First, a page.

Burgundy is undoubtedly the home of the finest Pinot Noir and Chardonnays in the world, where vineyards, or Domaines have been producing wines for over 2000 years. Burgundy is located in the North-east of France, an hours drive from Lyon and 2 hours from Paris. With over 100 appellations, or sub-regions (more than any other wine region) Burgundy is known for being the most terroir-oriented region in the World. The finest red wines of Burgundy are found in the Côte d'Or, a string of villages including Côte de Nuits, Gevrey-Chambertin, Morey St Denis, Chambolle-Musigny, Vougeot, Vosne-Romanée and Nuits-St Georges.
There are flavours present in great Burgundys that are the envy of Pinot Noir producers worldwide. The elusive peacocks tail finish that goes on and on, and the pretty-elegance backed by Burgundy muscle is the goal of winemakers around the globe. The main levels in the Burgundy classifications, in descending order of quality, are: Grand crus, Premier crus, village appellations, and finally regional appellations. For the Chablis wines, a similar hierarchy of Grand Cru, Premier Cru and Village wines is used, plus Petit Chablis as a level below Village Chablis.
Nuits-Saint-George is an Appellation d'origine contrôlée (AOC) – or controlled designation of origin – almost exclusively for red wine (Pinot Noir) in the Côte de Nuits subregion of Burgundy, France. There are also some rare plots of Chardonnay here. This village appellation is home to 41 Premiers Crus climats (a ‘climat’ is a specific vineyard site). The Pinot Noir wines are deep crimson in colour. On the nose, expect aromas of rose and licorice, with young wines displaying red- and black-fruit characters, including cherry, strawberry, and blackcurrant. With age, aromas including leather, truffle, game, fur, and prune can develop. On the palate, these wines tend to feature faintly higher alcohol levels and more ripeness than some of their Côte de Nuits counterparts. They are powerful and full-bodied, with a well-balanced structure and long finish. These wines can benefit greatly from several years of cellar ageing. The Chardonnays from Nuits-Saint-George, of which there are few, are a pronounced golden colour, with aromas and flavours of brioche, white flowers, and sometimes honey.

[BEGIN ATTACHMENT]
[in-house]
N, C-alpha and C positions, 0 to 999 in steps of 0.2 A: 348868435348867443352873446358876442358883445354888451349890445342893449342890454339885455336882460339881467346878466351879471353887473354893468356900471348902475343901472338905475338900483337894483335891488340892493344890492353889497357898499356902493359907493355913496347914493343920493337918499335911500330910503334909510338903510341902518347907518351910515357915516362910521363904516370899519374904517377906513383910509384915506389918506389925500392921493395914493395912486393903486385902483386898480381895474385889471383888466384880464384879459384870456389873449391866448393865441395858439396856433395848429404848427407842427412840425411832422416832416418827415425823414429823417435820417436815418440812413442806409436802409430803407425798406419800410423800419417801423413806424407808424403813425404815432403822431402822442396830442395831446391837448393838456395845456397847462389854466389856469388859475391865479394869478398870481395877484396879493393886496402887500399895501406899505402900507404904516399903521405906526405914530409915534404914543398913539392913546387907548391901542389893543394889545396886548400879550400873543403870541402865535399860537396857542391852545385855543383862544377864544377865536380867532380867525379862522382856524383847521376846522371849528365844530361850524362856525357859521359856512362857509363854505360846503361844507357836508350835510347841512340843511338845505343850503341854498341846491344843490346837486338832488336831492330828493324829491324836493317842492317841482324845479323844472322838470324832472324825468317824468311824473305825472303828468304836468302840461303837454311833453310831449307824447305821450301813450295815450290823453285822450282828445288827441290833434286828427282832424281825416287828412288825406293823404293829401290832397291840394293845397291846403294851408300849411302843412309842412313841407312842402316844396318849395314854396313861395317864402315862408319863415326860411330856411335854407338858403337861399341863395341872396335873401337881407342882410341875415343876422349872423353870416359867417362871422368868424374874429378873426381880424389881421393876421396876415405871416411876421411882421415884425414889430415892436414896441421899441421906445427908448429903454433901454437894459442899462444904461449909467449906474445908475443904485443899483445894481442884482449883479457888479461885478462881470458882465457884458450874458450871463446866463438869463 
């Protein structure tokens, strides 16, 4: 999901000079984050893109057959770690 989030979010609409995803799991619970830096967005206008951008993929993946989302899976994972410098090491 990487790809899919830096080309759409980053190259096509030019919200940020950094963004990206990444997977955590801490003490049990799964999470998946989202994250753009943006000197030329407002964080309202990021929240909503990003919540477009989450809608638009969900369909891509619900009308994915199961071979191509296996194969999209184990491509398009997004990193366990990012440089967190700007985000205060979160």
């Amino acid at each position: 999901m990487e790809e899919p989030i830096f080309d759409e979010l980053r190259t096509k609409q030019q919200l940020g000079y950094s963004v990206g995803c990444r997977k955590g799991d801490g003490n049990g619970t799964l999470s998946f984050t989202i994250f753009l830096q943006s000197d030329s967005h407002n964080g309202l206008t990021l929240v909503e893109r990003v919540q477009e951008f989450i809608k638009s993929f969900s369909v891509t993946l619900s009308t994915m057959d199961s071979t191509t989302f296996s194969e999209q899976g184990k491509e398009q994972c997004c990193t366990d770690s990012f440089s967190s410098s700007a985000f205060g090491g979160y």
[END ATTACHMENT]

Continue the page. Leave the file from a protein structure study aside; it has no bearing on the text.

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About the brand Domaine Faiveley
Since 1825, the Faiveley family has always cultivated the vineyards with the greatest respect for its terroirs in Côte de Nuits, Côte de Beaune and Côte Chalonnaise. Its goal is to propose the very best wines that Burgundy can offer, characterized by high quality and unique diversity. Each bottle of Grand Cru or Premier Cru is a faithful reflection of these values.
Historically based in the Côte de Nuits capital, the Faiveley family has progressively extended its domaine and today owns vineyards in the finest climats in Burgundy - Gevrey-Chambertin, Pommard, Volnay, Puligny-Montrachet, Mercurey and others. The vineyards are very fragmented and the average surface area per appellation is around just 1 hectare. The number of bottles produced for each wine is therefore very limited.